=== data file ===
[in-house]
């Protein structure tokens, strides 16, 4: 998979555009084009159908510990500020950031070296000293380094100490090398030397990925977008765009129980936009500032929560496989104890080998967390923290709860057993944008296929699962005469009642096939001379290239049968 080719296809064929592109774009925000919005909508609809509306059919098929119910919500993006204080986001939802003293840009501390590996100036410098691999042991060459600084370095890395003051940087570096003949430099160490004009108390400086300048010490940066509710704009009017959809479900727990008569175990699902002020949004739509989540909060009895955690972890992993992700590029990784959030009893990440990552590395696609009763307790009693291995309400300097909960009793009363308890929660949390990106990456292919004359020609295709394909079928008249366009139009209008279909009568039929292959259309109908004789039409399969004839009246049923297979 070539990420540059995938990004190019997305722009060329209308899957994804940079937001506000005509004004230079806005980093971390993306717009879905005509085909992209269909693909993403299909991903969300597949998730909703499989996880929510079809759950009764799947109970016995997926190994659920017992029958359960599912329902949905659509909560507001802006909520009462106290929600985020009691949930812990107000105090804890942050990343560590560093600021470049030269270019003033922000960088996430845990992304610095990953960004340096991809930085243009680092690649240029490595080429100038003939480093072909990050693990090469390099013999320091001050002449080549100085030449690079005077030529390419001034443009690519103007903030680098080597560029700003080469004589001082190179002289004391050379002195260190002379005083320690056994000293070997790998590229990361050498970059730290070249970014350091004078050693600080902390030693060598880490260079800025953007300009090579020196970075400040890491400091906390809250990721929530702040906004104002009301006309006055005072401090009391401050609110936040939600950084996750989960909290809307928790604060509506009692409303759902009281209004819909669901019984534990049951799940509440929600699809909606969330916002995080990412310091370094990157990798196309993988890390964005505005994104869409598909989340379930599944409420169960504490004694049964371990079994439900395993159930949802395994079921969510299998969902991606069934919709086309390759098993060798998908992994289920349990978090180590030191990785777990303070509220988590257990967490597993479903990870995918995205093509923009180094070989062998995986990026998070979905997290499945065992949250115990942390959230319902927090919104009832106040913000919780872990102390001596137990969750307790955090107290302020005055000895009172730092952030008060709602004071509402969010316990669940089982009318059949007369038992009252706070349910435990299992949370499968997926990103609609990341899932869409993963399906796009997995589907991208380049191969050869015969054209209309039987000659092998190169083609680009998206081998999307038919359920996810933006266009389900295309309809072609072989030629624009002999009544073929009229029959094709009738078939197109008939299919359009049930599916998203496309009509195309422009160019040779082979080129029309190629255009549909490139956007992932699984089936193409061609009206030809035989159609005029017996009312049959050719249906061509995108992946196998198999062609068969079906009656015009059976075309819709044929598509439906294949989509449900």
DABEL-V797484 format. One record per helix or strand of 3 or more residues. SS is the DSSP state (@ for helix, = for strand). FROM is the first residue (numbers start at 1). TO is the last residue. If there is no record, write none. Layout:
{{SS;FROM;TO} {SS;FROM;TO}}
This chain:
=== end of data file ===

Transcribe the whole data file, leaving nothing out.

[in-house]
């Protein structure tokens, strides 16, 4: 998979555009084009159908510990500020950031070296000293380094100490090398030397990925977008765009129980936009500032929560496989104890080998967390923290709860057993944008296929699962005469009642096939001379290239049968 080719296809064929592109774009925000919005909508609809509306059919098929119910919500993006204080986001939802003293840009501390590996100036410098691999042991060459600084370095890395003051940087570096003949430099160490004009108390400086300048010490940066509710704009009017959809479900727990008569175990699902002020949004739509989540909060009895955690972890992993992700590029990784959030009893990440990552590395696609009763307790009693291995309400300097909960009793009363308890929660949390990106990456292919004359020609295709394909079928008249366009139009209008279909009568039929292959259309109908004789039409399969004839009246049923297979 070539990420540059995938990004190019997305722009060329209308899957994804940079937001506000005509004004230079806005980093971390993306717009879905005509085909992209269909693909993403299909991903969300597949998730909703499989996880929510079809759950009764799947109970016995997926190994659920017992029958359960599912329902949905659509909560507001802006909520009462106290929600985020009691949930812990107000105090804890942050990343560590560093600021470049030269270019003033922000960088996430845990992304610095990953960004340096991809930085243009680092690649240029490595080429100038003939480093072909990050693990090469390099013999320091001050002449080549100085030449690079005077030529390419001034443009690519103007903030680098080597560029700003080469004589001082190179002289004391050379002195260190002379005083320690056994000293070997790998590229990361050498970059730290070249970014350091004078050693600080902390030693060598880490260079800025953007300009090579020196970075400040890491400091906390809250990721929530702040906004104002009301006309006055005072401090009391401050609110936040939600950084996750989960909290809307928790604060509506009692409303759902009281209004819909669901019984534990049951799940509440929600699809909606969330916002995080990412310091370094990157990798196309993988890390964005505005994104869409598909989340379930599944409420169960504490004694049964371990079994439900395993159930949802395994079921969510299998969902991606069934919709086309390759098993060798998908992994289920349990978090180590030191990785777990303070509220988590257990967490597993479903990870995918995205093509923009180094070989062998995986990026998070979905997290499945065992949250115990942390959230319902927090919104009832106040913000919780872990102390001596137990969750307790955090107290302020005055000895009172730092952030008060709602004071509402969010316990669940089982009318059949007369038992009252706070349910435990299992949370499968997926990103609609990341899932869409993963399906796009997995589907991208380049191969050869015969054209209309039987000659092998190169083609680009998206081998999307038919359920996810933006266009389900295309309809072609072989030629624009002999009544073929009229029959094709009738078939197109008939299919359009049930599916998203496309009509195309422009160019040779082979080129029309190629255009549909490139956007992932699984089936193409061609009206030809035989159609005029017996009312049959050719249906061509995108992946196998198999062609068969079906009656015009059976075309819709044929598509439906294949989509449900």
DABEL-V797484 format. One record per helix or strand of 3 or more residues. SS is the DSSP state (@ for helix, = for strand). FROM is the first residue (numbers start at 1). TO is the last residue. If there is no record, write none. Layout:
{{SS;FROM;TO} {SS;FROM;TO}}
This chain: